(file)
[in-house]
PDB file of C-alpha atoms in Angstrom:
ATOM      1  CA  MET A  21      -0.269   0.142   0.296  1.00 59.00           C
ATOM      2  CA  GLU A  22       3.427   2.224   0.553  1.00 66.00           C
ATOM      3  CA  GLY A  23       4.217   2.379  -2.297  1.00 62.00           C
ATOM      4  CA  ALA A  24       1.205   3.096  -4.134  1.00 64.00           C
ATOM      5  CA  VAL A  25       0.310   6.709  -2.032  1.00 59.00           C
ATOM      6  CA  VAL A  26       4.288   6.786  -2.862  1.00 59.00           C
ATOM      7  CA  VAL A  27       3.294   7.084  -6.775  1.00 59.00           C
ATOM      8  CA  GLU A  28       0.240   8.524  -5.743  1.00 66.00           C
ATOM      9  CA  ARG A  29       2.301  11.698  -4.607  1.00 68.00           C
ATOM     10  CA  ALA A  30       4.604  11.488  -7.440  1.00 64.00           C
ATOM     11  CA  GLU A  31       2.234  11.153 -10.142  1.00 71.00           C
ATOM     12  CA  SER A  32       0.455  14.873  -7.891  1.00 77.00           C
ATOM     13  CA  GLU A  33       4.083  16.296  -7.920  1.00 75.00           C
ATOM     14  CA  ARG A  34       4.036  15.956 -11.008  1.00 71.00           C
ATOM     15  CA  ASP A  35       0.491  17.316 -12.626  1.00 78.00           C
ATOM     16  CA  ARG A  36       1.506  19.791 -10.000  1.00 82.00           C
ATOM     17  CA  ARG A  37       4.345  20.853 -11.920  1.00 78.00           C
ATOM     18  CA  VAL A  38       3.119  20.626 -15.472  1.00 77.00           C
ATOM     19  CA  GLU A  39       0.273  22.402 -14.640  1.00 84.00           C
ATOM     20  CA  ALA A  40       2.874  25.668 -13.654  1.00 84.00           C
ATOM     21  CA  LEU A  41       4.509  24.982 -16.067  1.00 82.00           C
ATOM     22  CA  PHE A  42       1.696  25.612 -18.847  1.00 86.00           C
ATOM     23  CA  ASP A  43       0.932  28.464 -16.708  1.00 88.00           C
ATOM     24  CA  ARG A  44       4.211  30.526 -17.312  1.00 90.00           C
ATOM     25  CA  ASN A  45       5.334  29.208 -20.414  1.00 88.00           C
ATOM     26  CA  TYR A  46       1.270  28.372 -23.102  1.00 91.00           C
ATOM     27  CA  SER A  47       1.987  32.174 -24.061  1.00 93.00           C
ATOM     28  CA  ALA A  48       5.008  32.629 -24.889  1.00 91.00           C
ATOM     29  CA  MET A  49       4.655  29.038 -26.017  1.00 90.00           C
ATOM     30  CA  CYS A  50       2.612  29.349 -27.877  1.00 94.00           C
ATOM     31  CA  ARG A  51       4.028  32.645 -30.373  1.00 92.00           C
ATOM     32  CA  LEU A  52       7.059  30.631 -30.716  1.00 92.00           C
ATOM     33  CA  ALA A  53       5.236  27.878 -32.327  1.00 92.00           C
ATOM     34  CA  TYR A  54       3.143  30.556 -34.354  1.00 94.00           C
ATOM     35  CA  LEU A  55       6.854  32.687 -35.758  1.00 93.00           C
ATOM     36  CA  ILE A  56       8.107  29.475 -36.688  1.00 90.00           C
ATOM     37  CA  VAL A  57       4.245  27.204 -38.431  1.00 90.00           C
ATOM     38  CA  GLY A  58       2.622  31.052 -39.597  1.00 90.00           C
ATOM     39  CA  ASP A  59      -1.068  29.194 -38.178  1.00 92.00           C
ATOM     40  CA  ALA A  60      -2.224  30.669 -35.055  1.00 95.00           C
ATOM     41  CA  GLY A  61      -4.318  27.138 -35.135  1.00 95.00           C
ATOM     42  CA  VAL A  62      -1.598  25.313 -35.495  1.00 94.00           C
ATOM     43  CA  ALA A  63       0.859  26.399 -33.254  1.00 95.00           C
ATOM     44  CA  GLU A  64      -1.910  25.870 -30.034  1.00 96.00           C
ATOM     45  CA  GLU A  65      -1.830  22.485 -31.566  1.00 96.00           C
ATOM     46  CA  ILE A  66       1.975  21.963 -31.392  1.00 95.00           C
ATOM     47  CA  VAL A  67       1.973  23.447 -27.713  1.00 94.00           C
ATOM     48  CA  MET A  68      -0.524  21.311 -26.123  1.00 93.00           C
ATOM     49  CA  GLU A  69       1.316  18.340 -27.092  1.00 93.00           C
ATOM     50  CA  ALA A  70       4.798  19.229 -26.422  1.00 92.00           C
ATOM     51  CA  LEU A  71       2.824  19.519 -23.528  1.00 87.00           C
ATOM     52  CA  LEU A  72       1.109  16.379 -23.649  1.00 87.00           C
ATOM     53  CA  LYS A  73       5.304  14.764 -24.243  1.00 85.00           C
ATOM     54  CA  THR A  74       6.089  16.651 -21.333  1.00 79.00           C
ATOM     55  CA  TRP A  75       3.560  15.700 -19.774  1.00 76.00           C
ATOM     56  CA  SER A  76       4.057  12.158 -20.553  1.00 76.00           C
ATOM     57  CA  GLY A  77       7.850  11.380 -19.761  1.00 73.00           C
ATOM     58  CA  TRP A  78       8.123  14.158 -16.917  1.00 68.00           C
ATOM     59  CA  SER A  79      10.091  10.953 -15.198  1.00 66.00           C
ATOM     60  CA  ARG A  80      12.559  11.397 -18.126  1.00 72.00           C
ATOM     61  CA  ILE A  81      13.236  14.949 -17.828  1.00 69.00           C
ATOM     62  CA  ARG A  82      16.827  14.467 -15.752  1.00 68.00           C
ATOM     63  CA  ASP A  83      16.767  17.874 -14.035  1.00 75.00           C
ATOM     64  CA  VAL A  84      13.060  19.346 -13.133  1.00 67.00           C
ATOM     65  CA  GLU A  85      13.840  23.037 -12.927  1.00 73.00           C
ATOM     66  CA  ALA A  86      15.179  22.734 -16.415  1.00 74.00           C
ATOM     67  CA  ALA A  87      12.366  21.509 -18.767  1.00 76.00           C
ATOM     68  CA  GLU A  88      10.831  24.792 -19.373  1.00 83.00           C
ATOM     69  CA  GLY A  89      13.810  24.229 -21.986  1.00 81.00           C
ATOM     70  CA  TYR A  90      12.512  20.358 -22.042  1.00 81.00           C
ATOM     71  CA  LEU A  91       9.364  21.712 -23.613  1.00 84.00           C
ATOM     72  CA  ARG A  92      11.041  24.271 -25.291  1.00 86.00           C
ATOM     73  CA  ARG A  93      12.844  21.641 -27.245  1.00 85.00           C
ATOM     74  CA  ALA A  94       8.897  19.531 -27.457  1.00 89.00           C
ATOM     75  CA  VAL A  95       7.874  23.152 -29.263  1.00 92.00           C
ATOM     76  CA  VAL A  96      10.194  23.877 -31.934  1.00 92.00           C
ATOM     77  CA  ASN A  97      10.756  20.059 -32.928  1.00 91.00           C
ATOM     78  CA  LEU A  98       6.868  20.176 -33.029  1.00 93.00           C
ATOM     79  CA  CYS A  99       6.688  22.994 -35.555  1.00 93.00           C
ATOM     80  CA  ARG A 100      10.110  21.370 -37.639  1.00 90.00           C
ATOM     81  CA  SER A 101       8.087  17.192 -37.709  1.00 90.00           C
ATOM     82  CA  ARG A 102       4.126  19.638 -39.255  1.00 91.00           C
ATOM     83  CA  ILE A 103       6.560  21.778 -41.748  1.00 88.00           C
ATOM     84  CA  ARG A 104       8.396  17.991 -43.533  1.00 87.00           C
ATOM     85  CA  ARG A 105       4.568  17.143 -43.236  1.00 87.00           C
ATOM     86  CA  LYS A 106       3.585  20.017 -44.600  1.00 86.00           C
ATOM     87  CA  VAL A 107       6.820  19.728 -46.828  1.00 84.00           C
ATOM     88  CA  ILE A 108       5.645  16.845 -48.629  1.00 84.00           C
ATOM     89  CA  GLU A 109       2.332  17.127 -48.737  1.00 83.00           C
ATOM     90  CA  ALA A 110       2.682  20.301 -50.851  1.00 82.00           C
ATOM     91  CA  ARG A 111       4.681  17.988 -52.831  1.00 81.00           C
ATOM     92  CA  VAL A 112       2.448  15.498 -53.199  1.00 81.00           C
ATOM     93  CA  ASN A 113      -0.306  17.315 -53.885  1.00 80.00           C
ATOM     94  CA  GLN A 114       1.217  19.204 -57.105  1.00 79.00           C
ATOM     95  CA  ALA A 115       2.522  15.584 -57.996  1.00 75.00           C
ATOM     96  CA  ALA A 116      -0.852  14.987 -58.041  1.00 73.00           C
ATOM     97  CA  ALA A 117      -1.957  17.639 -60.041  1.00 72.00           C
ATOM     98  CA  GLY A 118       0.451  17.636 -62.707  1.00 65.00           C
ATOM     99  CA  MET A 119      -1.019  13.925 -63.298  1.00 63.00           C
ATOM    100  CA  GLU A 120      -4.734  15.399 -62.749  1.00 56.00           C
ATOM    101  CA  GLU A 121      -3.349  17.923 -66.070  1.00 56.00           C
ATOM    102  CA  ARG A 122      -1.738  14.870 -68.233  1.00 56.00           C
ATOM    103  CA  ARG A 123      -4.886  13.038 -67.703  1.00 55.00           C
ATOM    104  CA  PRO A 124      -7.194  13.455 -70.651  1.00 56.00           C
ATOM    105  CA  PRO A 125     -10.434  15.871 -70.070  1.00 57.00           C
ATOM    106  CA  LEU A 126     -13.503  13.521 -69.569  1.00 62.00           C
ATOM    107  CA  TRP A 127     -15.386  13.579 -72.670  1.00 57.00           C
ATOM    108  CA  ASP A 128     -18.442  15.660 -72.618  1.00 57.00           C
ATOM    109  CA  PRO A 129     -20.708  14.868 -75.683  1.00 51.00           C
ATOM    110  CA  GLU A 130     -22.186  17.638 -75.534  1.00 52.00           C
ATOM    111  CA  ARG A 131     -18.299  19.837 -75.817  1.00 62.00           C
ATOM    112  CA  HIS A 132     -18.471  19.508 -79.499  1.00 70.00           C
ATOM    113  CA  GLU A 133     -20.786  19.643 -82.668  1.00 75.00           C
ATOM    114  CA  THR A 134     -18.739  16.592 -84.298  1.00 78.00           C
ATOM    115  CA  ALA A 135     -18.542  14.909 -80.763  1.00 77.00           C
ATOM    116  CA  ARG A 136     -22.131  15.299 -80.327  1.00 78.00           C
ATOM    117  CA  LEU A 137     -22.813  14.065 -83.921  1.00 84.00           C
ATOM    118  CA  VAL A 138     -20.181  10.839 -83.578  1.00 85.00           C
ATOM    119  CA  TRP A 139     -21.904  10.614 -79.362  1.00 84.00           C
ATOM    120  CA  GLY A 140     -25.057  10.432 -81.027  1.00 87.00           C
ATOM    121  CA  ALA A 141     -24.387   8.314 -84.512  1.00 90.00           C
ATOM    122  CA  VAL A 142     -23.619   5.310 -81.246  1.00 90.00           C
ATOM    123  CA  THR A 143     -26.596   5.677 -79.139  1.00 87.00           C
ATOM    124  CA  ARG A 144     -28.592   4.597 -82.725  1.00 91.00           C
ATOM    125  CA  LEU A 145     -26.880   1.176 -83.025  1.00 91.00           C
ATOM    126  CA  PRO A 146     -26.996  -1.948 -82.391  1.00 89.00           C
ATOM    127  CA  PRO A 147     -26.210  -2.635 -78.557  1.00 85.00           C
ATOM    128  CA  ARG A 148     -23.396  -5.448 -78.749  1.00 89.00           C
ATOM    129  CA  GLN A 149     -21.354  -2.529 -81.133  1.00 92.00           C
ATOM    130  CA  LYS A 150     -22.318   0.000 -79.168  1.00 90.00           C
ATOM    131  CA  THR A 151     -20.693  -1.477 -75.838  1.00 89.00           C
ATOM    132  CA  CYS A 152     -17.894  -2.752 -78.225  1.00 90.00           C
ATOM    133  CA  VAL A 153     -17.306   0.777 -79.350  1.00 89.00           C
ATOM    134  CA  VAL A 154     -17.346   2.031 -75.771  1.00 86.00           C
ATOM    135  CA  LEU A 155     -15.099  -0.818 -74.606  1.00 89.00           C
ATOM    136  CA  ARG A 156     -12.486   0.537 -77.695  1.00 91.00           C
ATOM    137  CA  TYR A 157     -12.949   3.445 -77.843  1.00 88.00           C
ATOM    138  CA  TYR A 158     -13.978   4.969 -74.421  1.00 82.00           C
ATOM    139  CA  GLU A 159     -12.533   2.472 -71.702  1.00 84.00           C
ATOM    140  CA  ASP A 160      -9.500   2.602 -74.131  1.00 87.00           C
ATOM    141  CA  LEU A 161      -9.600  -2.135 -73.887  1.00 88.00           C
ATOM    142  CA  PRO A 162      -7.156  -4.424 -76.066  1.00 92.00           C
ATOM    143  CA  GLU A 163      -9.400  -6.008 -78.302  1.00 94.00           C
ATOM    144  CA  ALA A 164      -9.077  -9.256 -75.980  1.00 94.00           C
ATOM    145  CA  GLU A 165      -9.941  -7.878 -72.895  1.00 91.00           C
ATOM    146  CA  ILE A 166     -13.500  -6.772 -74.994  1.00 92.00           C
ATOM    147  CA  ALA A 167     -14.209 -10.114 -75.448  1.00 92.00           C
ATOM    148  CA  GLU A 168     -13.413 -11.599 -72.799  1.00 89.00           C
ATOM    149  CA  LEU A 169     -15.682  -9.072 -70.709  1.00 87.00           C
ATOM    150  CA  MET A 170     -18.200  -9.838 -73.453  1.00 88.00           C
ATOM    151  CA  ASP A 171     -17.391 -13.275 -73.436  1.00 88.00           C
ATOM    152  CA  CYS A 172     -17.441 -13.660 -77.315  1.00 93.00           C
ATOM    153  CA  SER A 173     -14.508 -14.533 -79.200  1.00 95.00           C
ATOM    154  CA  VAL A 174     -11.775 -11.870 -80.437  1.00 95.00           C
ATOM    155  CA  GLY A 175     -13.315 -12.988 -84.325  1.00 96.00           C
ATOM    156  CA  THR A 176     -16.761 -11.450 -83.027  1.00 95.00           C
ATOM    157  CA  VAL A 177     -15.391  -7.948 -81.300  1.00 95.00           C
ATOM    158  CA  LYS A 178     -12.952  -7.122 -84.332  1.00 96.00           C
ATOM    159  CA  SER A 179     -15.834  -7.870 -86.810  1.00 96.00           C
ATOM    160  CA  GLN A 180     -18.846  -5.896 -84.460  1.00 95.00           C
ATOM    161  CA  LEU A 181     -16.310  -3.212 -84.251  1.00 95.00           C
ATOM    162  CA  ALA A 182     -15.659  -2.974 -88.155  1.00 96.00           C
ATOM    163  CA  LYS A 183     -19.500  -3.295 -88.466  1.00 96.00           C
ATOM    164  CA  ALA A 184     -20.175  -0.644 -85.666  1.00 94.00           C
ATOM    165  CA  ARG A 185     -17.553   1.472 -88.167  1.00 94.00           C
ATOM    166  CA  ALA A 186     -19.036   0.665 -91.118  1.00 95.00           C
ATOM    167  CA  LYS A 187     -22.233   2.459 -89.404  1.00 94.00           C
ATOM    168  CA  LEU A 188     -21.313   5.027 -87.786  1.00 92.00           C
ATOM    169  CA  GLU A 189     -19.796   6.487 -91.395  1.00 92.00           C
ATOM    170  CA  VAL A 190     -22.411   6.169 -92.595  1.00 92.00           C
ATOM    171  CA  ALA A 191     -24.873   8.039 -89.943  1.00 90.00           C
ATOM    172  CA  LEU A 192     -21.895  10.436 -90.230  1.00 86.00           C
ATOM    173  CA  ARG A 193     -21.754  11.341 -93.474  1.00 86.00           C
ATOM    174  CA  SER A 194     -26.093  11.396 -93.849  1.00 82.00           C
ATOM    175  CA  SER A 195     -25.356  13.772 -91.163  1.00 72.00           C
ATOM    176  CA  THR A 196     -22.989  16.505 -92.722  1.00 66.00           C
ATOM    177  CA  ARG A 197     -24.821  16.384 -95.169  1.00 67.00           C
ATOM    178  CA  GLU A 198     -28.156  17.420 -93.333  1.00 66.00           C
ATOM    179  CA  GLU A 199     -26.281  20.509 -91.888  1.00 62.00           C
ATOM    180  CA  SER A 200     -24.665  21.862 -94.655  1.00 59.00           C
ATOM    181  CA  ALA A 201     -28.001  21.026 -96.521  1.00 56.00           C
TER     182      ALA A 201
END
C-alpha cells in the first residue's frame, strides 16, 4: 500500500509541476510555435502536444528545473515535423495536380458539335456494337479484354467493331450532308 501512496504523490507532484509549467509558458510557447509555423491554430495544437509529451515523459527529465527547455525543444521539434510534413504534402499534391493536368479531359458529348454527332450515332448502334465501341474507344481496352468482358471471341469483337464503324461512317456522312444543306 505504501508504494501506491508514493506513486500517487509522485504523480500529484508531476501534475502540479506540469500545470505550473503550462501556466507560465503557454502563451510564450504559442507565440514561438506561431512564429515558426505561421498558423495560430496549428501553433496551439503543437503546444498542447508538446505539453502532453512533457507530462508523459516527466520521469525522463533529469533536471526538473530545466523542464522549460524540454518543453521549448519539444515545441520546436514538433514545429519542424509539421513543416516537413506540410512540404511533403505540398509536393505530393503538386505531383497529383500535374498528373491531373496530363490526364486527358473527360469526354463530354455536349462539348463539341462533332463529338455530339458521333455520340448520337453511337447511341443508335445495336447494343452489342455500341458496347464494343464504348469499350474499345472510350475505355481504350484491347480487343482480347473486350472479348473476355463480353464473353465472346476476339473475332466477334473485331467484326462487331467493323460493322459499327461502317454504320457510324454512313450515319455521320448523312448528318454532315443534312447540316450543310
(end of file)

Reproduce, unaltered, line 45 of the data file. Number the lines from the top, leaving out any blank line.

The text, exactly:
ATOM     43  CA  ALA A  63       0.859  26.399 -33.254  1.00 95.00           C